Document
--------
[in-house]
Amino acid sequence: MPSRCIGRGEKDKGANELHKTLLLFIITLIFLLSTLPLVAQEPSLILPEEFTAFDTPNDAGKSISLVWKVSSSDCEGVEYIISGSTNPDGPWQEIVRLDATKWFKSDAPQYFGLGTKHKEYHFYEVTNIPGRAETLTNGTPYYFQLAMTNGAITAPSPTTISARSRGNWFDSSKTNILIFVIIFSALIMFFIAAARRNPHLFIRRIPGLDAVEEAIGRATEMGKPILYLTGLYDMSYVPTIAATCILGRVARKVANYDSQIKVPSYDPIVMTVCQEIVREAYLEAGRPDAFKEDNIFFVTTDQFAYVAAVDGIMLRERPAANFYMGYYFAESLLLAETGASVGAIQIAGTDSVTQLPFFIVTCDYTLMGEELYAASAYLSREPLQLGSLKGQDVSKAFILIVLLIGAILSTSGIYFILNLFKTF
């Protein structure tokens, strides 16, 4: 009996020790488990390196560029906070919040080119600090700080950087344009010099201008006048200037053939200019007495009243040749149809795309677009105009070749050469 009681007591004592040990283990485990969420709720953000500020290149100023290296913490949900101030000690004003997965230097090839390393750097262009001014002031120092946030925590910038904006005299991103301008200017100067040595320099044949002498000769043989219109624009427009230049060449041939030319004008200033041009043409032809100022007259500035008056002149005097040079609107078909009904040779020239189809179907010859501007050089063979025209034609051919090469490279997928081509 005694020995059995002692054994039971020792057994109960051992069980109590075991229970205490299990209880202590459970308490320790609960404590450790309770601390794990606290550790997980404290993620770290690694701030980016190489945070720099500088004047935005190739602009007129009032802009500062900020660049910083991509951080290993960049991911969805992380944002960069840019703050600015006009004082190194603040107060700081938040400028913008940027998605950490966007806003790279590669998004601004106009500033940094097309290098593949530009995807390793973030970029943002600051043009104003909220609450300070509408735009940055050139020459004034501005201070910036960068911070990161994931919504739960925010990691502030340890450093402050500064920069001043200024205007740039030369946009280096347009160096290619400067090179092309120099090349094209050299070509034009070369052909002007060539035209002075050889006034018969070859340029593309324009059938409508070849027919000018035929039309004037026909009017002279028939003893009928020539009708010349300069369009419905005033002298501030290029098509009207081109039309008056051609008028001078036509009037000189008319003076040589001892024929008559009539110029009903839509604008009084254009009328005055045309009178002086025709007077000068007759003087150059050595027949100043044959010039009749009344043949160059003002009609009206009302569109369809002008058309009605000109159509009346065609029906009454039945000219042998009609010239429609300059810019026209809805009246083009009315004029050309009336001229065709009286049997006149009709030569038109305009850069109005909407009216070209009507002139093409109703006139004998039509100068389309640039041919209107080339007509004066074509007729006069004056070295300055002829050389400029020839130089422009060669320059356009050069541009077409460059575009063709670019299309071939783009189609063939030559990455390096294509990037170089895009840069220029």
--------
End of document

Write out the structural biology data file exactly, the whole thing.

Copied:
[in-house]
Amino acid sequence: MPSRCIGRGEKDKGANELHKTLLLFIITLIFLLSTLPLVAQEPSLILPEEFTAFDTPNDAGKSISLVWKVSSSDCEGVEYIISGSTNPDGPWQEIVRLDATKWFKSDAPQYFGLGTKHKEYHFYEVTNIPGRAETLTNGTPYYFQLAMTNGAITAPSPTTISARSRGNWFDSSKTNILIFVIIFSALIMFFIAAARRNPHLFIRRIPGLDAVEEAIGRATEMGKPILYLTGLYDMSYVPTIAATCILGRVARKVANYDSQIKVPSYDPIVMTVCQEIVREAYLEAGRPDAFKEDNIFFVTTDQFAYVAAVDGIMLRERPAANFYMGYYFAESLLLAETGASVGAIQIAGTDSVTQLPFFIVTCDYTLMGEELYAASAYLSREPLQLGSLKGQDVSKAFILIVLLIGAILSTSGIYFILNLFKTF
């Protein structure tokens, strides 16, 4: 009996020790488990390196560029906070919040080119600090700080950087344009010099201008006048200037053939200019007495009243040749149809795309677009105009070749050469 009681007591004592040990283990485990969420709720953000500020290149100023290296913490949900101030000690004003997965230097090839390393750097262009001014002031120092946030925590910038904006005299991103301008200017100067040595320099044949002498000769043989219109624009427009230049060449041939030319004008200033041009043409032809100022007259500035008056002149005097040079609107078909009904040779020239189809179907010859501007050089063979025209034609051919090469490279997928081509 005694020995059995002692054994039971020792057994109960051992069980109590075991229970205490299990209880202590459970308490320790609960404590450790309770601390794990606290550790997980404290993620770290690694701030980016190489945070720099500088004047935005190739602009007129009032802009500062900020660049910083991509951080290993960049991911969805992380944002960069840019703050600015006009004082190194603040107060700081938040400028913008940027998605950490966007806003790279590669998004601004106009500033940094097309290098593949530009995807390793973030970029943002600051043009104003909220609450300070509408735009940055050139020459004034501005201070910036960068911070990161994931919504739960925010990691502030340890450093402050500064920069001043200024205007740039030369946009280096347009160096290619400067090179092309120099090349094209050299070509034009070369052909002007060539035209002075050889006034018969070859340029593309324009059938409508070849027919000018035929039309004037026909009017002279028939003893009928020539009708010349300069369009419905005033002298501030290029098509009207081109039309008056051609008028001078036509009037000189008319003076040589001892024929008559009539110029009903839509604008009084254009009328005055045309009178002086025709007077000068007759003087150059050595027949100043044959010039009749009344043949160059003002009609009206009302569109369809002008058309009605000109159509009346065609029906009454039945000219042998009609010239429609300059810019026209809805009246083009009315004029050309009336001229065709009286049997006149009709030569038109305009850069109005909407009216070209009507002139093409109703006139004998039509100068389309640039041919209107080339007509004066074509007729006069004056070295300055002829050389400029020839130089422009060669320059356009050069541009077409460059575009063709670019299309071939783009189609063939030559990455390096294509990037170089895009840069220029």